The cross represents our twofold nature. We are at cross-purposes with ourselves.

There is no symbol more ubiquitous for symbolizing Jesus than the cross. In some ways this seems like an odd choice. Since the cross is a reference to how Jesus died, not how he lived. But the fact is, it has withstood thousands of years as such a powerful symbol. Which tells us there is a deeper meaning to consider.

The symbolism of the cross represents our twofold nature. We are at cross-purposes with ourselves. This is the great struggle we must overcome by exploring our innermost conflicts and problems.

All truth teachings observe humanity’s fundamental twofoldedness, which expresses itself in many varieties. There is the desire to be loved and the rejection of love. There is the basic instinct to live and the rejection of it, which refers to more than just physical life. It includes all the aspects that living a vibrant life—of meeting life fully—implies.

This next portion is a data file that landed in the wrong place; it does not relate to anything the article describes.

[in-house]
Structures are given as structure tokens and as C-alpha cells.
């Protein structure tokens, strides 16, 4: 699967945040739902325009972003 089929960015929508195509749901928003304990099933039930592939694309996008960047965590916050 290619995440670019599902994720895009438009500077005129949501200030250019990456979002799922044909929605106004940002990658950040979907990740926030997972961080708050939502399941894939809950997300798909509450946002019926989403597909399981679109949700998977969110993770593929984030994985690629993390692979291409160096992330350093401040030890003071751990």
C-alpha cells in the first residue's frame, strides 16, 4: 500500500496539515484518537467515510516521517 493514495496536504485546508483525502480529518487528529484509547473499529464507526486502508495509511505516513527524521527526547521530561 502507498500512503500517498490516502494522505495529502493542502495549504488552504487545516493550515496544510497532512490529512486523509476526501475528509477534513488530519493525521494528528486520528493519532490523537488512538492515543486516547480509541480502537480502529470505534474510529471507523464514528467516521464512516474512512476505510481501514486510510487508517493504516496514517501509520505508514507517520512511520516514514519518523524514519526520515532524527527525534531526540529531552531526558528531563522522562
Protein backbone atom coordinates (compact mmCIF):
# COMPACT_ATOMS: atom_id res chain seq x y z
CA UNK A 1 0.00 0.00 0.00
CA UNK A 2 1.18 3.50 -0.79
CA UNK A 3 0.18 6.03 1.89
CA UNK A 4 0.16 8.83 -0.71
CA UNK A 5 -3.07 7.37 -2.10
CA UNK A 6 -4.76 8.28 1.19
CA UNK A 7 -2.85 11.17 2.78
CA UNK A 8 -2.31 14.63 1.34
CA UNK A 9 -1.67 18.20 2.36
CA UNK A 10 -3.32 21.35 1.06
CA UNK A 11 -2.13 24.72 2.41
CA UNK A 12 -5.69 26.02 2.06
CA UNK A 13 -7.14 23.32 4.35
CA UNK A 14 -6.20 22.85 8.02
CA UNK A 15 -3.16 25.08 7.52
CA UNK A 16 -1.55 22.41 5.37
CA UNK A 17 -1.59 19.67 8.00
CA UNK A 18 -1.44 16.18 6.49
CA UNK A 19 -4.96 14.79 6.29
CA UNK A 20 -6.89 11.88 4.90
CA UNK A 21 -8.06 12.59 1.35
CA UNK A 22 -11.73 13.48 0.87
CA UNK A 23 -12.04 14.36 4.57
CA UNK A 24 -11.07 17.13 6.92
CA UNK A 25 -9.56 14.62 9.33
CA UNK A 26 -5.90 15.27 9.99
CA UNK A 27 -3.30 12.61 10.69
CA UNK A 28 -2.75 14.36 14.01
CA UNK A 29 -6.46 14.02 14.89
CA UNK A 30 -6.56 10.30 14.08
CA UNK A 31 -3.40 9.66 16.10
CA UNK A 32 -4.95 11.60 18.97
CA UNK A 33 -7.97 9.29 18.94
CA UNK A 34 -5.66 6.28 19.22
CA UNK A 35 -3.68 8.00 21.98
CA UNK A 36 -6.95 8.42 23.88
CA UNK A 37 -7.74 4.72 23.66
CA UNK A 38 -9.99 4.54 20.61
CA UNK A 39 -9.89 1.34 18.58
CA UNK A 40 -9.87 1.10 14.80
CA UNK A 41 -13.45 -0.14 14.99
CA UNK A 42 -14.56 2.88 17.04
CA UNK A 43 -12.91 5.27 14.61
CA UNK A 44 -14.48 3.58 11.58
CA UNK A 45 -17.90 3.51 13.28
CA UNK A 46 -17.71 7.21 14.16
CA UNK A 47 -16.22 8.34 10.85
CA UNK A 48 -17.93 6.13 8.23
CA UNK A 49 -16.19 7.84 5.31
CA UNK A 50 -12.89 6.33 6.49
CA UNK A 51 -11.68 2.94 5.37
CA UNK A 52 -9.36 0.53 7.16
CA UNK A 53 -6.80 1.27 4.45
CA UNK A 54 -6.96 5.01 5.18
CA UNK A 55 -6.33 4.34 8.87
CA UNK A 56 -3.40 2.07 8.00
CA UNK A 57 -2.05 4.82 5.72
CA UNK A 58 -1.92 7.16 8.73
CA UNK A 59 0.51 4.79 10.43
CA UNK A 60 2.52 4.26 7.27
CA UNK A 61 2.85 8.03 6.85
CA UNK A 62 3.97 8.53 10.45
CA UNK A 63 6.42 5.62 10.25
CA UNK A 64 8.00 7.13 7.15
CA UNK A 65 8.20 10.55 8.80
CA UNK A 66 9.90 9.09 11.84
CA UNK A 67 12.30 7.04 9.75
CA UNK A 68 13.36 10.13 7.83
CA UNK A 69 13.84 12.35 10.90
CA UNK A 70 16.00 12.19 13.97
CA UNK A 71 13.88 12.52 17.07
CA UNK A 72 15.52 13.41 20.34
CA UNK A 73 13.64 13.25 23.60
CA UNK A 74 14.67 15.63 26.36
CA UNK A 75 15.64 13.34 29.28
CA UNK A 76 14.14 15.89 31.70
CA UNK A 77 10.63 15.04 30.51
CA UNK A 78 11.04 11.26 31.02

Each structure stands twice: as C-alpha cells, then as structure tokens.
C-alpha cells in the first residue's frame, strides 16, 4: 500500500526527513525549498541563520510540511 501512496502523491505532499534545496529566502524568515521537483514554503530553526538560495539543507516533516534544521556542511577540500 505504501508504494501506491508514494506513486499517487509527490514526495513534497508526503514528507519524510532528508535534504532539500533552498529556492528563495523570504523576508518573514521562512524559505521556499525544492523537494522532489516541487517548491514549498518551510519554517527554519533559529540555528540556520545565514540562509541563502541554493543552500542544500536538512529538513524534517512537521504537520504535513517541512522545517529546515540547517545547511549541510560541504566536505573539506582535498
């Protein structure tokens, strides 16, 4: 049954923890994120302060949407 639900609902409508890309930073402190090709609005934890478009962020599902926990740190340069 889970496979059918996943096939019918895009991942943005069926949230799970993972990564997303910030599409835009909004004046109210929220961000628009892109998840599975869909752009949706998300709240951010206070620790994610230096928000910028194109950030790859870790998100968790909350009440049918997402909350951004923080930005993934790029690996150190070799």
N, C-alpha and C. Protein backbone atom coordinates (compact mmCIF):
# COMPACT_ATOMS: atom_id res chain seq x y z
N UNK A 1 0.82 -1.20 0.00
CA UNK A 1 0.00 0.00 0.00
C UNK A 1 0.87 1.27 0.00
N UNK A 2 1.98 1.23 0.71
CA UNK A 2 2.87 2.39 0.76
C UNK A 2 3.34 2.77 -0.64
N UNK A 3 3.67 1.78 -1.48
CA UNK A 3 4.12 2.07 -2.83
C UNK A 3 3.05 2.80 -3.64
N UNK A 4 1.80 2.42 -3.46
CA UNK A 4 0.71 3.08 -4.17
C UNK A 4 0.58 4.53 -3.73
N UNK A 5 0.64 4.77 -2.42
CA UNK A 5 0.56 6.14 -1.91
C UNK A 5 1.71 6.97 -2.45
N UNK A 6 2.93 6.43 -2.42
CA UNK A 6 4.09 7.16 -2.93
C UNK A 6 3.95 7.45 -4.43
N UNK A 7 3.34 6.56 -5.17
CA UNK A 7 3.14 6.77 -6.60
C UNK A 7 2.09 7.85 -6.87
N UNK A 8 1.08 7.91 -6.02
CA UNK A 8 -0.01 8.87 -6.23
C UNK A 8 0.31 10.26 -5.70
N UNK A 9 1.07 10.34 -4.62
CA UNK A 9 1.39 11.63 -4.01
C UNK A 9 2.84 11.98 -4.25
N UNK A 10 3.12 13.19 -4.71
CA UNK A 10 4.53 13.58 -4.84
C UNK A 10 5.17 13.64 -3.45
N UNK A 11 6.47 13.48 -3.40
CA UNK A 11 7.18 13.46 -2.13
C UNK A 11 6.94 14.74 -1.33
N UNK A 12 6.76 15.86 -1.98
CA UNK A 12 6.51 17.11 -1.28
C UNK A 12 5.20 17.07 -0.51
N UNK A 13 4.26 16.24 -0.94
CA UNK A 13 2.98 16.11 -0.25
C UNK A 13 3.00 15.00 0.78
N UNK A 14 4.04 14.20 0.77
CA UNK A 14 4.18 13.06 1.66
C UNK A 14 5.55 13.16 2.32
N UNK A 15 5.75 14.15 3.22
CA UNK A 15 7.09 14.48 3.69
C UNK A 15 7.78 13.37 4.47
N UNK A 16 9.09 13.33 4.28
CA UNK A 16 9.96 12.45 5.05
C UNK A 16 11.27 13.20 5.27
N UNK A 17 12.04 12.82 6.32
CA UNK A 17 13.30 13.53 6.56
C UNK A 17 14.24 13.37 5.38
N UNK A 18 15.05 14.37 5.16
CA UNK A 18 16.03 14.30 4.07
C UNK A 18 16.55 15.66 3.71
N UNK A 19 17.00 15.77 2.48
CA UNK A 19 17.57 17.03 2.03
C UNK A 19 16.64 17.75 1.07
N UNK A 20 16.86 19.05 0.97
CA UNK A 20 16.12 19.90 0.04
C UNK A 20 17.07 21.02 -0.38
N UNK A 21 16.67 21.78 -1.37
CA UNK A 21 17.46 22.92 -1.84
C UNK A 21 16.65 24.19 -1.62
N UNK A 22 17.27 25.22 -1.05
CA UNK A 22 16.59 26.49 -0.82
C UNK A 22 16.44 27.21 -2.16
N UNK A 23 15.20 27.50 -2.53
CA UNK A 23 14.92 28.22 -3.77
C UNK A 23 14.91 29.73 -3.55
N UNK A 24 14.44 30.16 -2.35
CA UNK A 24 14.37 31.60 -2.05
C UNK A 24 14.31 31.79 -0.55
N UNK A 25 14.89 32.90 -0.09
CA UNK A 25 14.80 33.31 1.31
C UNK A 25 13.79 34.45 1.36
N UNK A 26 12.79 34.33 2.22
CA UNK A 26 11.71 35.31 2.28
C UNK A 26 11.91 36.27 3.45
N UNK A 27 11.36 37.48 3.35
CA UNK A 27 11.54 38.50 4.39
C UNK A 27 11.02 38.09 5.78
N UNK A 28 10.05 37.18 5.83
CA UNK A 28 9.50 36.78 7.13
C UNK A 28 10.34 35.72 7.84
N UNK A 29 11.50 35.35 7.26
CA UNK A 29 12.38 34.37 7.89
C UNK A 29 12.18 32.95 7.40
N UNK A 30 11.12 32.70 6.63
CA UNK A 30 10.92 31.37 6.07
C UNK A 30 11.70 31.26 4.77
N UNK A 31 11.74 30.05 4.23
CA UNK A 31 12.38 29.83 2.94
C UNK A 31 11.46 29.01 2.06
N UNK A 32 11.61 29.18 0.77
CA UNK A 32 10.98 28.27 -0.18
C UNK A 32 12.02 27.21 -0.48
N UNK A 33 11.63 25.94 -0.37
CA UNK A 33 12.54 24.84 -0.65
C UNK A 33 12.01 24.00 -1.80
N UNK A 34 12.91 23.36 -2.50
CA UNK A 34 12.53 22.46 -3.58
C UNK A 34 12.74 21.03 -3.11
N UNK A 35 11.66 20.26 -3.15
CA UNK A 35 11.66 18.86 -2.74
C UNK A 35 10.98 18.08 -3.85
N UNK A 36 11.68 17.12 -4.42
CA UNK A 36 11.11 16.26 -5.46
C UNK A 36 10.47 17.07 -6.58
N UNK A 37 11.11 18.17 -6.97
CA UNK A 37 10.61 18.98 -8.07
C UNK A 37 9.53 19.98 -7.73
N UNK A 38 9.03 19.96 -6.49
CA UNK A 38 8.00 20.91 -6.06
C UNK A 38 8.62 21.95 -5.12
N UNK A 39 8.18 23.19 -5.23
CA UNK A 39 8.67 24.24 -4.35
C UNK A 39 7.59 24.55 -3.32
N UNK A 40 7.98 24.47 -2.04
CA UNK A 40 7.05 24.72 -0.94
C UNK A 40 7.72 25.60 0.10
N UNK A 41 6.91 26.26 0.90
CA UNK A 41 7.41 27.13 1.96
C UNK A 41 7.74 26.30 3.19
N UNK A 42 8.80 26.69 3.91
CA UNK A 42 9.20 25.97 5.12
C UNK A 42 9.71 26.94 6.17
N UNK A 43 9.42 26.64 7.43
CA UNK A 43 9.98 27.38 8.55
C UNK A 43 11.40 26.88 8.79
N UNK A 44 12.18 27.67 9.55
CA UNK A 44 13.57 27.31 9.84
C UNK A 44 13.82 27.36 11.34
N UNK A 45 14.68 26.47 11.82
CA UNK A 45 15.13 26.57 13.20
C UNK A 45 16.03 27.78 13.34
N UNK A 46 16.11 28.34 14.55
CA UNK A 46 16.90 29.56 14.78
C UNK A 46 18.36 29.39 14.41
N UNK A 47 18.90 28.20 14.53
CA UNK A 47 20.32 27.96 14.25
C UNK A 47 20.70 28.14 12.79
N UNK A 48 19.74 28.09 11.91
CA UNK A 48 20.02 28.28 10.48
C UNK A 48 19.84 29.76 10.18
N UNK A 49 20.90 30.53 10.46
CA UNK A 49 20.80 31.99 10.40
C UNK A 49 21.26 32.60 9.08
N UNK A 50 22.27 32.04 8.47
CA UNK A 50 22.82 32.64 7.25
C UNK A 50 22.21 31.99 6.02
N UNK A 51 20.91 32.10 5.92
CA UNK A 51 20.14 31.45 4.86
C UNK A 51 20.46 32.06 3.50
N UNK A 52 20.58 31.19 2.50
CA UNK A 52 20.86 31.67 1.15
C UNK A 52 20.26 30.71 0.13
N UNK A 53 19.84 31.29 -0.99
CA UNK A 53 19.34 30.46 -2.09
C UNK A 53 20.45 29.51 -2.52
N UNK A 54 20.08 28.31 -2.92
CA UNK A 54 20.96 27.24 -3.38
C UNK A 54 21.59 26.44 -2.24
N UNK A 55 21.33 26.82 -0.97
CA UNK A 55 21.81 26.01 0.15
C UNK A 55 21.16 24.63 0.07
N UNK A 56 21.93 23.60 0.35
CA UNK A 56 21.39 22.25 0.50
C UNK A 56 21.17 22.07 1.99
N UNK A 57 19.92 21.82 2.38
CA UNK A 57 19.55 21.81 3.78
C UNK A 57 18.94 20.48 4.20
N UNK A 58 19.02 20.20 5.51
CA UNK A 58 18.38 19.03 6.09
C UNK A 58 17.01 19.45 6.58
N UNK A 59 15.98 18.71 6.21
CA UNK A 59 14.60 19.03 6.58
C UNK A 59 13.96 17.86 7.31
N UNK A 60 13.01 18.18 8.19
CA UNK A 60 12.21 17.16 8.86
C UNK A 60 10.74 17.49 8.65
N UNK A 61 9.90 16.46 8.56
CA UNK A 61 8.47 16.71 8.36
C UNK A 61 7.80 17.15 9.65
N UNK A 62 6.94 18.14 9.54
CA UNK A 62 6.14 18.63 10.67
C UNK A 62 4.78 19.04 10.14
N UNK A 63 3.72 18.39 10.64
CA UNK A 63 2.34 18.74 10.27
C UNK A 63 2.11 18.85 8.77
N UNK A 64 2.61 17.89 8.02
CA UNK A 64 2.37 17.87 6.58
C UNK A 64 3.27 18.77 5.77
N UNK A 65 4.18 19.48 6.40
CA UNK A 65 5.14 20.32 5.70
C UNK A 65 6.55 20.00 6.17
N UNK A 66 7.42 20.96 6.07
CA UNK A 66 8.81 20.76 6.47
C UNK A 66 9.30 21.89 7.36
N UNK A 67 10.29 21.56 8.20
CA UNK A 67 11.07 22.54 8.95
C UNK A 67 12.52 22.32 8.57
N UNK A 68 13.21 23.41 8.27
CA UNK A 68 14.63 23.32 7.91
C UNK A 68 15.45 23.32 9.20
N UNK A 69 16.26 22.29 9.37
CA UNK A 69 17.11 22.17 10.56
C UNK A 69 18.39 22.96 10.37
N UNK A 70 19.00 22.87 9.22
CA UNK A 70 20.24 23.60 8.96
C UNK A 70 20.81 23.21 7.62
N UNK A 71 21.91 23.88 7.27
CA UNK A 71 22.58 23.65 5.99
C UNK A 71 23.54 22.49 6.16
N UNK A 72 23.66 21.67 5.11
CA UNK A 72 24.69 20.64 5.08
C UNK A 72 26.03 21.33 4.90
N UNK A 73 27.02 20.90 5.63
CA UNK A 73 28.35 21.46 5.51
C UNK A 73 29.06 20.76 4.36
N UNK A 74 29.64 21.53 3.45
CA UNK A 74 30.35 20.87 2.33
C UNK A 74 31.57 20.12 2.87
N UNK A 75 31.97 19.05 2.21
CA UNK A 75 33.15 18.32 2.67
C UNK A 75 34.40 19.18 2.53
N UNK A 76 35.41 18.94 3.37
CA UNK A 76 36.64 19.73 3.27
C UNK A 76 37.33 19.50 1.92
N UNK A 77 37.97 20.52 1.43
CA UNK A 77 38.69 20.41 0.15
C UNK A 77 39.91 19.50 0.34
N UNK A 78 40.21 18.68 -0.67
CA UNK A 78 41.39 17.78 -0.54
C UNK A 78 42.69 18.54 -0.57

There is also the conflict in the human soul between construction and creativity versus destruction and stagnation. All these, and many more, indicate a person’s division within him or herself.

The cross demonstrates this by the two bars, one horizontal and one vertical, indicating two opposing directions. As long as we cannot bring the opposites into harmony, pain and suffering must result. But once this battle is successfully concluded, the real person is resurrected and lives in harmony, peace and joy.

Jesus demonstrated this entire process; he demonstrated victory over the opposites by integration through love and sacrifice. We are doing this, in a healthy and genuine way, whenever we stop living from a self-centered outlook on life. When we realize that we are really and truly a part of a whole.

—The Guide’s wisdom in Jill Loree’s words

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Adapted in part from The Cross in Keywords: Answers to key questions asked of the Pathwork Guide, on The Guide Speaks (Pathwork Q&As).